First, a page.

Ms. magazine  -- more than a magazine a movement

SIGN UP FOR MS. DIGEST, JOBS, NEWS AND ALERTS

FEMINIST WIRE NEWSBRIEFS

ABOUT
SEE CURRENT ISSUE
SHOP MS. STORE
MS. IN THE CLASSROOM
FEMINIST DAILY WIRE
FEMINIST RESOURCES
PRESS
JOBS AT MS.
READ BACK ISSUES
CONTACT
RSS (XML)
 
feminist wire | daily newsbriefs

July-03-07

10 African Leaders Call for Safe, Legal Abortion

Political leaders of 10 African countries this week called for the legalization of safe abortion procedures in an effort to curb maternal mortality among African women. "It is sad to learn that 68,000 women die of unsafe abortion each year and out of these, 30,000 are in Africa," said Kenyan Vice President Moody Awori at a three-day conference addressing human rights and maternal mortality. He and representatives from Botswana, Burkina Faso, Ethiopia, Ghana, Malawi, Mozambique, Tanzania, Uganda and Zambia urged African leaders to make a "political commitment" to end unsafe abortion in their countries. funny pictures funny images funny photos funny animal pictures funny dog pictures funny cat pictures funny gifs


Some countries have begun to recognize the importance of women's reproductive health to fighting poverty. In Kenya, as many as 15,000 girls drop out of secondary school annually due to unplanned pregnancies. Awori said that, without access to safe termination, "[girls'] personal development is usually curtailed and the nation loses their development potential."

The commitment at the conference to make abortion safe and accessible may reflect an emerging trend across the continent. 21 African countries have ratified a protocol on the Rights of Women in Africa authorizing abortion in cases of rape, incest and maternal health, and two others have signed but not yet ratified it. In addition, policymakers in Mozambique--which has one of the highest maternal death rates in the world--announced in early June that they are considering removing the country's ban on abortion. And on Tuesday, the Kenya Human Rights Commission and the Reproductive Health and Rights Alliance held a mock tribunal on illegal abortions to "publicize the negative consequences of the criminalization of abortion in Kenya," calling the absence of safe abortions in the country a violation of a woman's human rights.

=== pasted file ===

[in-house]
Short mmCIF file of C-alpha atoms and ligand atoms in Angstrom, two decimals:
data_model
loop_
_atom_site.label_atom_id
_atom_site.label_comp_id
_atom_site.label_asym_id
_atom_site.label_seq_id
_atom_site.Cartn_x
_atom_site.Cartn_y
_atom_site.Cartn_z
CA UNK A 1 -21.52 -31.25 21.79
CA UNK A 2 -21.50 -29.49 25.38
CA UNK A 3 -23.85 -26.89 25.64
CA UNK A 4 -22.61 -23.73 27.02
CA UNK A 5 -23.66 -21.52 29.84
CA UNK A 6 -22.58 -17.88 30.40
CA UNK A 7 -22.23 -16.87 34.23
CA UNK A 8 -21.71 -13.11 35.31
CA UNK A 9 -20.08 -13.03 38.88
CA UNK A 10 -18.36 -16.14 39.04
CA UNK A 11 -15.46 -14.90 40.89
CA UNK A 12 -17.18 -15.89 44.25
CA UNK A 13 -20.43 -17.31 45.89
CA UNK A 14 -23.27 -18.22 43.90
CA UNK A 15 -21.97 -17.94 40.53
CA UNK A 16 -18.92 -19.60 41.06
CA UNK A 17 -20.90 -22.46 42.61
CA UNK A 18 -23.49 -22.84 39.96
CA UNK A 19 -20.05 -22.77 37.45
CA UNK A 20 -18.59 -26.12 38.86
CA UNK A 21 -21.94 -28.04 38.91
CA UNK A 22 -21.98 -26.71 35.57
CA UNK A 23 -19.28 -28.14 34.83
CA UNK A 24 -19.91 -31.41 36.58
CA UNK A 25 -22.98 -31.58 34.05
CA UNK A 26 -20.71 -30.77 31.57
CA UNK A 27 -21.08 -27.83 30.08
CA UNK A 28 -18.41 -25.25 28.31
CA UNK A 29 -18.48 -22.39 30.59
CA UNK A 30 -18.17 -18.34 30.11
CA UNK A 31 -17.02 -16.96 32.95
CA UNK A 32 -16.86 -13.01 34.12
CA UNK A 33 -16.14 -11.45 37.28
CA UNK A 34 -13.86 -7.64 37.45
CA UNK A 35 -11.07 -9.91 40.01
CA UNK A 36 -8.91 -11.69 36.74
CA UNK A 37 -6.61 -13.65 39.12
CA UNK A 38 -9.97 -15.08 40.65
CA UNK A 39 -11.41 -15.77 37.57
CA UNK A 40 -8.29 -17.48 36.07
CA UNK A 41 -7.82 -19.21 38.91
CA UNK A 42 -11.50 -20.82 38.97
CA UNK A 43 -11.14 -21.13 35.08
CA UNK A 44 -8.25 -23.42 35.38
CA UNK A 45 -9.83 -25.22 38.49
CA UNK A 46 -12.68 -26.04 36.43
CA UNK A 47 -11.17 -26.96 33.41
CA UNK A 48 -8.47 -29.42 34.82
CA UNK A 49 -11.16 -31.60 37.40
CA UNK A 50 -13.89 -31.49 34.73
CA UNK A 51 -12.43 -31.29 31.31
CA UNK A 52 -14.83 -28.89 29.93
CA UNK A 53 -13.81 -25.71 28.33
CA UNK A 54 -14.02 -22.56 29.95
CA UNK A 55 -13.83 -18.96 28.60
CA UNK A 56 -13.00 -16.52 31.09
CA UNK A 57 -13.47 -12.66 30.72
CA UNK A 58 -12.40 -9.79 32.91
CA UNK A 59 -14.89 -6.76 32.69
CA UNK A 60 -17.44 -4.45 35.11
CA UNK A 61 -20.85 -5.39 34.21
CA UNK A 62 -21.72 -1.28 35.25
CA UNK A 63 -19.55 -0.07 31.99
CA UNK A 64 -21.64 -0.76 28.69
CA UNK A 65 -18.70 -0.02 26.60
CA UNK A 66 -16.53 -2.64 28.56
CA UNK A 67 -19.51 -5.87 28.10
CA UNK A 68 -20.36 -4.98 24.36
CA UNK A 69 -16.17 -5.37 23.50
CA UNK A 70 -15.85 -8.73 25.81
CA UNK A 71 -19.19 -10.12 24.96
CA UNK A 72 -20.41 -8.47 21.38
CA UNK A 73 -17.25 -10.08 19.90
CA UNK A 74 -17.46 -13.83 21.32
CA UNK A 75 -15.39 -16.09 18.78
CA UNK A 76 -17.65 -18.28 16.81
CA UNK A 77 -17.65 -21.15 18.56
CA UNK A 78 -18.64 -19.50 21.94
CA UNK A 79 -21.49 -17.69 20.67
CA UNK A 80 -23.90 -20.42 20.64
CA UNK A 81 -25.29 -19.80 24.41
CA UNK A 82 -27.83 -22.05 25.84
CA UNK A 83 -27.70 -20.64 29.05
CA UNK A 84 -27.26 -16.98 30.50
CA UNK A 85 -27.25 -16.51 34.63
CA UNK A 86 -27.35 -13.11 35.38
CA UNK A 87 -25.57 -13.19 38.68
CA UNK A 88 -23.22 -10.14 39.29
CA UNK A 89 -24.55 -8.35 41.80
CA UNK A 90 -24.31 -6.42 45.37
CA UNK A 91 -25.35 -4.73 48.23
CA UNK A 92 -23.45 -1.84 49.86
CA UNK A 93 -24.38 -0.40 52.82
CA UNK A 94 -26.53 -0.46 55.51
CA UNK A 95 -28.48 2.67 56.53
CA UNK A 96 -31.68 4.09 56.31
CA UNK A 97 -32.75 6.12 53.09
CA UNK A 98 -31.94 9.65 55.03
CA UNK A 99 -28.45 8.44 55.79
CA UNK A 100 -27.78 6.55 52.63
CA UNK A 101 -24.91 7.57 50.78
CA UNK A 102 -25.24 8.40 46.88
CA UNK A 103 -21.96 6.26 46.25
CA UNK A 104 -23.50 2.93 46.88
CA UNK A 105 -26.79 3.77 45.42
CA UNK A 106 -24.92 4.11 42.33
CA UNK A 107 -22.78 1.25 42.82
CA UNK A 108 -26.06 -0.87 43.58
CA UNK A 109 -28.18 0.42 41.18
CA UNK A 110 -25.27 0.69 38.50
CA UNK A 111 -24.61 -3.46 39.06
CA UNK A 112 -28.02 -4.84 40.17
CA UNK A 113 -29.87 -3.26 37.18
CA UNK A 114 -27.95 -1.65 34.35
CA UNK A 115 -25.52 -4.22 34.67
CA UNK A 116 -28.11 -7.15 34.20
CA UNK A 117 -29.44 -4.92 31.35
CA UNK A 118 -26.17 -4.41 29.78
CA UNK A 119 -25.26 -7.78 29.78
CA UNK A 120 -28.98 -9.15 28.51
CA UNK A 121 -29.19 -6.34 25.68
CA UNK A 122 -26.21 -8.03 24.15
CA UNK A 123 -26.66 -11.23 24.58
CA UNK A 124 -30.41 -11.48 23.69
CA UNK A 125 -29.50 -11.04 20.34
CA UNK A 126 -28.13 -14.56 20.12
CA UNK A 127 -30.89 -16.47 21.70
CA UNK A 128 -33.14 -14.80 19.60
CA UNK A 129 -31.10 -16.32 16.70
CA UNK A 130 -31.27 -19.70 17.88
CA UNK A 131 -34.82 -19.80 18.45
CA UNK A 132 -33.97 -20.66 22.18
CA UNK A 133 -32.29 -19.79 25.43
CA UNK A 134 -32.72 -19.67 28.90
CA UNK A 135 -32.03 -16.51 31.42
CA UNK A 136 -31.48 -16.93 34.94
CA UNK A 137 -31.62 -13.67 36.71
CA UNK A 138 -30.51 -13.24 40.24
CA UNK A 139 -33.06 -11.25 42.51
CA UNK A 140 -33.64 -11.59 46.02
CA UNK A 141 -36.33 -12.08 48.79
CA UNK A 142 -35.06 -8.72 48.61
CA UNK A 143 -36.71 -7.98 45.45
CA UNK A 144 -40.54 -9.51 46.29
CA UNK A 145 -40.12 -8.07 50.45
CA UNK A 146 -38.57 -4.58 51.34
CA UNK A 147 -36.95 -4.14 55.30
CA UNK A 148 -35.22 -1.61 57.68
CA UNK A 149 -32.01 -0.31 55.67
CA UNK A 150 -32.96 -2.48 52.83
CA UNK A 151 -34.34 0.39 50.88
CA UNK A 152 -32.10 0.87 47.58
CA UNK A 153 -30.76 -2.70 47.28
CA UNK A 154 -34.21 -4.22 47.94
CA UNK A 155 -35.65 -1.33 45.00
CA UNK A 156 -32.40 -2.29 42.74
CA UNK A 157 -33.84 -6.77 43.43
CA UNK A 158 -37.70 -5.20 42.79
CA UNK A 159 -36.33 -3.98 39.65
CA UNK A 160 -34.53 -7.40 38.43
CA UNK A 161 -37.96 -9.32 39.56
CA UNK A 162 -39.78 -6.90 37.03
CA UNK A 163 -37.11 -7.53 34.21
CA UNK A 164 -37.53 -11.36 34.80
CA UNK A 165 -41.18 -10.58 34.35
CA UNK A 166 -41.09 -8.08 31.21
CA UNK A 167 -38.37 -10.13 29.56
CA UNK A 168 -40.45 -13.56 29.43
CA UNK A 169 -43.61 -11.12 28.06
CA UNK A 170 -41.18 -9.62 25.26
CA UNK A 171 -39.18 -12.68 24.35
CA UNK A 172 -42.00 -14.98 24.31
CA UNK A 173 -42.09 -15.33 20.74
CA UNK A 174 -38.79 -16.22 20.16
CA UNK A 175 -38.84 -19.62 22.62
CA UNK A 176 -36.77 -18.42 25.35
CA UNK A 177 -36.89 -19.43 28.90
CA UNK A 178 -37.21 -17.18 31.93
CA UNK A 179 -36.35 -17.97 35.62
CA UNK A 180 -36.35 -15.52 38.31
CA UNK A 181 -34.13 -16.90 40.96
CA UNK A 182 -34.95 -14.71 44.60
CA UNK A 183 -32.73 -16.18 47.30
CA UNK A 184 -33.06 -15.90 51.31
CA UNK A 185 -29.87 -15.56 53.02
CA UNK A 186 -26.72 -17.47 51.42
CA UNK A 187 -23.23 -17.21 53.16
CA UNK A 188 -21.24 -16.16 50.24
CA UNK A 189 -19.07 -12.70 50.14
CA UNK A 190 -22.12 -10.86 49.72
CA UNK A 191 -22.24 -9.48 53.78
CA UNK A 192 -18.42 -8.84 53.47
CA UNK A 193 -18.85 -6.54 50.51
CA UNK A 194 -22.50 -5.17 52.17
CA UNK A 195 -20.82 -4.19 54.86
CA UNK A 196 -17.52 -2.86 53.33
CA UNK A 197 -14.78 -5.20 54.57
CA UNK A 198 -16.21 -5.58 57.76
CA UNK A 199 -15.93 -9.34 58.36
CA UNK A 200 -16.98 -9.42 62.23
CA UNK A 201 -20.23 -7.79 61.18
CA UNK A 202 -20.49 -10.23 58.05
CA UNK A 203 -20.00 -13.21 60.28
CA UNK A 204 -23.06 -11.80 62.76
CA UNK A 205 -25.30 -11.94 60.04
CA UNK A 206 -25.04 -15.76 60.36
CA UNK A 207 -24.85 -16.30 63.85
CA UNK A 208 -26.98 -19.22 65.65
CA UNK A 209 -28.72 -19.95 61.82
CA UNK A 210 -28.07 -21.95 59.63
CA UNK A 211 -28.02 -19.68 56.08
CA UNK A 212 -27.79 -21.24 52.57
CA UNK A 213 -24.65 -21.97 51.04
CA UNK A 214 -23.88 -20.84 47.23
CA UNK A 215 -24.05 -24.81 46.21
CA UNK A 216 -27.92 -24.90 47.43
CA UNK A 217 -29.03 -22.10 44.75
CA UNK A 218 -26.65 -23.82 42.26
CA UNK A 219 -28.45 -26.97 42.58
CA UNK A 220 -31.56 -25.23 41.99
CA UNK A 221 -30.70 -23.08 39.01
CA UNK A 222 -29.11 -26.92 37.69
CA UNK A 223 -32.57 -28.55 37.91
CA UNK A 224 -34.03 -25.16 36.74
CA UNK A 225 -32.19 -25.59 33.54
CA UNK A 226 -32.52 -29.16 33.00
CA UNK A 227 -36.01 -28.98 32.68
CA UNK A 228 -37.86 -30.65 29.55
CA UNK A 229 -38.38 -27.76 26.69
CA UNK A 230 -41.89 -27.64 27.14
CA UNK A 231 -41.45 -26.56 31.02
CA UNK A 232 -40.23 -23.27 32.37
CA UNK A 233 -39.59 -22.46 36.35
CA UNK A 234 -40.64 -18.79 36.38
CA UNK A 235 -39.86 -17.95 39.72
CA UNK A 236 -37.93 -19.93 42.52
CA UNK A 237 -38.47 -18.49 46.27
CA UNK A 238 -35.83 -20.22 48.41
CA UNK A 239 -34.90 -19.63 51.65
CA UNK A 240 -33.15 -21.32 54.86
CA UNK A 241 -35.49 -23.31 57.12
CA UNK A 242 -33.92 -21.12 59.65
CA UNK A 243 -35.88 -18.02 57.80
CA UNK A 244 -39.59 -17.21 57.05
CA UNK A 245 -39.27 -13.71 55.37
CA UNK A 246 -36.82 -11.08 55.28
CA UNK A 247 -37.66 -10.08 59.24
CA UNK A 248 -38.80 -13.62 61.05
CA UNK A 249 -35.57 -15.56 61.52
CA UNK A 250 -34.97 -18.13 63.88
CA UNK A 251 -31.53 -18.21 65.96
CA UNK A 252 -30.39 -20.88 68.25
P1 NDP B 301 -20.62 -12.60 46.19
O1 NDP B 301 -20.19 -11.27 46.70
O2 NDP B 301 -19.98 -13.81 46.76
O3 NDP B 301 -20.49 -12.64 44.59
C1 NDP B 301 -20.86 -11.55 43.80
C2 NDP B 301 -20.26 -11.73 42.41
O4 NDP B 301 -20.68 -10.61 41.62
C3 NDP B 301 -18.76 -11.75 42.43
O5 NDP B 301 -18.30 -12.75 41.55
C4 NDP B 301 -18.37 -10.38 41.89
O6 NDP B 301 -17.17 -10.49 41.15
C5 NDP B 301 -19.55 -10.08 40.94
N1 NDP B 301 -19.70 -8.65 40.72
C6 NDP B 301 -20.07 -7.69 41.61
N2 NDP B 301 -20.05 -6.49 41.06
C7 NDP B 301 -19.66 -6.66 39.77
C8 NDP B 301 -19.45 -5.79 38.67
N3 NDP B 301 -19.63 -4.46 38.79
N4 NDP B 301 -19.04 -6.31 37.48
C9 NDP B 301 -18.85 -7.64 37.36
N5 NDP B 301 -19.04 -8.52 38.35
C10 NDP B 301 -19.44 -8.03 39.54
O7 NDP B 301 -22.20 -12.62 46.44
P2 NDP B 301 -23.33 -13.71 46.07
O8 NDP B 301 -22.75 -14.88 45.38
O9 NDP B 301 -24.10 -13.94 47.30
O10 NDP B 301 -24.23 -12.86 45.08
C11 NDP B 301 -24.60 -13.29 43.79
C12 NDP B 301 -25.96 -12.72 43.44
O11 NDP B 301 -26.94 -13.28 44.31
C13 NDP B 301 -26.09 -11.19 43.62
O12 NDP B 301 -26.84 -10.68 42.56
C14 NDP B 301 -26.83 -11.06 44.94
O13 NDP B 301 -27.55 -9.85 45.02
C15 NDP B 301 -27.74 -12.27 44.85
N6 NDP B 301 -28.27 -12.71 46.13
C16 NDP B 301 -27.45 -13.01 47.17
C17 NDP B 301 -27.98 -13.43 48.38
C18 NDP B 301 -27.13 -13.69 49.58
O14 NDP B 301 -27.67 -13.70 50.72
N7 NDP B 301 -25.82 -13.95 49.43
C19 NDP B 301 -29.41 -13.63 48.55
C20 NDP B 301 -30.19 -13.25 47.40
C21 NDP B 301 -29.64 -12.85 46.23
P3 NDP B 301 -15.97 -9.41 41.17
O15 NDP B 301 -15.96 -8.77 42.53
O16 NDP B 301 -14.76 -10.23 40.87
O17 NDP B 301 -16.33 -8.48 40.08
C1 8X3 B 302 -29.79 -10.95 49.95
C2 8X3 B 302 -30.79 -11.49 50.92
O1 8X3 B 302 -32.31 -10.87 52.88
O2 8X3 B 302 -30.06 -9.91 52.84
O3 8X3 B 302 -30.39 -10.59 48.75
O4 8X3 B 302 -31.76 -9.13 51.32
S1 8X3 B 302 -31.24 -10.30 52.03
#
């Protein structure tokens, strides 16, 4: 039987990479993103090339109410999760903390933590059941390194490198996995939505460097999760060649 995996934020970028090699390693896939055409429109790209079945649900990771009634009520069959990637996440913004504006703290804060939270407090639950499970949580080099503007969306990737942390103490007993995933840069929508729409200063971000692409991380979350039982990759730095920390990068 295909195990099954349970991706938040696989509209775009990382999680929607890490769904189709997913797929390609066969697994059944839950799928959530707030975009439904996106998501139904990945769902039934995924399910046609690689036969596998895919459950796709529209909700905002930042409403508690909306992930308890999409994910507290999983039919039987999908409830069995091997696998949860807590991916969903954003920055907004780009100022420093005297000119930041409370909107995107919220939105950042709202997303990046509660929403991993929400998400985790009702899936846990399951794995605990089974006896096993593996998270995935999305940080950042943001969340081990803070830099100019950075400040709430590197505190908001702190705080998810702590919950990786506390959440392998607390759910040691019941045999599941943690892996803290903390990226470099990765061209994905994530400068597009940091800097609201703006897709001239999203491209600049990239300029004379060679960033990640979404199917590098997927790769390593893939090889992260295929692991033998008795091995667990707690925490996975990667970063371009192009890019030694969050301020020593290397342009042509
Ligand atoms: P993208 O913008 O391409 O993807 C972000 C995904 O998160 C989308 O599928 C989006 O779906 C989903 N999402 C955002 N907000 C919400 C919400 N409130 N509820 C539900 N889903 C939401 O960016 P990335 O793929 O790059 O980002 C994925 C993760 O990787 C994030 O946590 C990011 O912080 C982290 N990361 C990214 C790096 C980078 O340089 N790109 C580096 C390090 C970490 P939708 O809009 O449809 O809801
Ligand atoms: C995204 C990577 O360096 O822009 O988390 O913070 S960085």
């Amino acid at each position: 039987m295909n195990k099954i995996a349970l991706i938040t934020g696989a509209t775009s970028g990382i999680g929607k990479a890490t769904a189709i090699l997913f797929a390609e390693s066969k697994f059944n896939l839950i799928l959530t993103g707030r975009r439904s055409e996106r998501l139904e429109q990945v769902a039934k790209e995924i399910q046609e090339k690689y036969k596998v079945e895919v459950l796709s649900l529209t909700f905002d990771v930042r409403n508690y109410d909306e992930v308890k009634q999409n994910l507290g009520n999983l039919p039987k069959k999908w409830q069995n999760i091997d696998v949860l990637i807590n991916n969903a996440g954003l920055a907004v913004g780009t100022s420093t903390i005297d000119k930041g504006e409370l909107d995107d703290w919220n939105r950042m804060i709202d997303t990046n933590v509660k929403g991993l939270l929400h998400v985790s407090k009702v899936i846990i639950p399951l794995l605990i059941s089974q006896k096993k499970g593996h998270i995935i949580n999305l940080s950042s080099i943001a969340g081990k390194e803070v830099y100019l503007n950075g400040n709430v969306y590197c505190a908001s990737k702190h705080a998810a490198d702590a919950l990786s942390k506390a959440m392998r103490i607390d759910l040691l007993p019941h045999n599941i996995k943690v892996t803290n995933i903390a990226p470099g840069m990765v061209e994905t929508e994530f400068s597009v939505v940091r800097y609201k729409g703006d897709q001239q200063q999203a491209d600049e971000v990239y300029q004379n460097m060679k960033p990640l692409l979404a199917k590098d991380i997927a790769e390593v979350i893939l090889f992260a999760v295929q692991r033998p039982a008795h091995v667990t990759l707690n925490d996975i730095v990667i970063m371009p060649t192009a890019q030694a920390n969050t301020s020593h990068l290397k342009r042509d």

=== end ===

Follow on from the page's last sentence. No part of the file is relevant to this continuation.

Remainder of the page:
Media Resources: AllAfrica 6/27/07; Feminist Majority Foundation 6/11/07; Kaiser Family Foundation 6/28/07


© Feminist Majority Foundation, publisher of Ms. magazine

If you liked this story, consider making a tax-deductible donation to support Ms. magazine.

 

 

Send to a Friend
Their
Your
Comments
(optional)


More Feminist News

11/21/2014 STATEMENT: Feminist Majority Foundation Applauds President's Executive Order on Immigration - Statement from Eleanor Smeal, Feminist Majority Foundation president: "The Feminist Majority Foundation applauds President Obama for taking much needed executive action to help fix our broken immigration system that has for too long torn hardworking families apart. . . .
 
11/21/2014 Fifth Circuit Court Refuses to Reconsider Ruling Blocking Mississippi TRAP Law - The full US Court of Appeals for the Fifth Circuit on Thursday refused to reconsider a panel decision blocking enforcement of a Mississippi law that threatened to close the last remaining abortion clinic in the state. In July, a panel of the Fifth Circuit Court of Appeals upheld a preliminary injunction against a Mississippi TRAP (Targeted Regulation of Abortion Providers) law requiring abortion providers to obtain admitting privileges at local hospitals. . . .
 
11/21/2014 UN Expert Calls for Action To End Violence Against Women in Afghanistan - United Nations Special Rapporteur on Violence against Women Rashida Manjoo returned last week from a nine-day official visit in Afghanistan with a call to the Afghan Government and the international community to continue its focus on creating sustainable solutions to reduce violence against women. This was Manjoo's third visit to Afghanistan, and the Special Rapporteur noted many positive developments since her travel to the country in 1999, during the Taliban regime, and in 2005. In particular, Manjoo cited the creation of the Elimination of Violence Against Women Law (EVAW) by presidential decree in 2009 as "a key step towards the elimination of violence against women and girls."EVAW criminalizes 22 acts of violence against women - including rape, child and forced marriage, domestic violence, trafficking, and forced self-immolation - and specifies punishment for perpetrators. . . .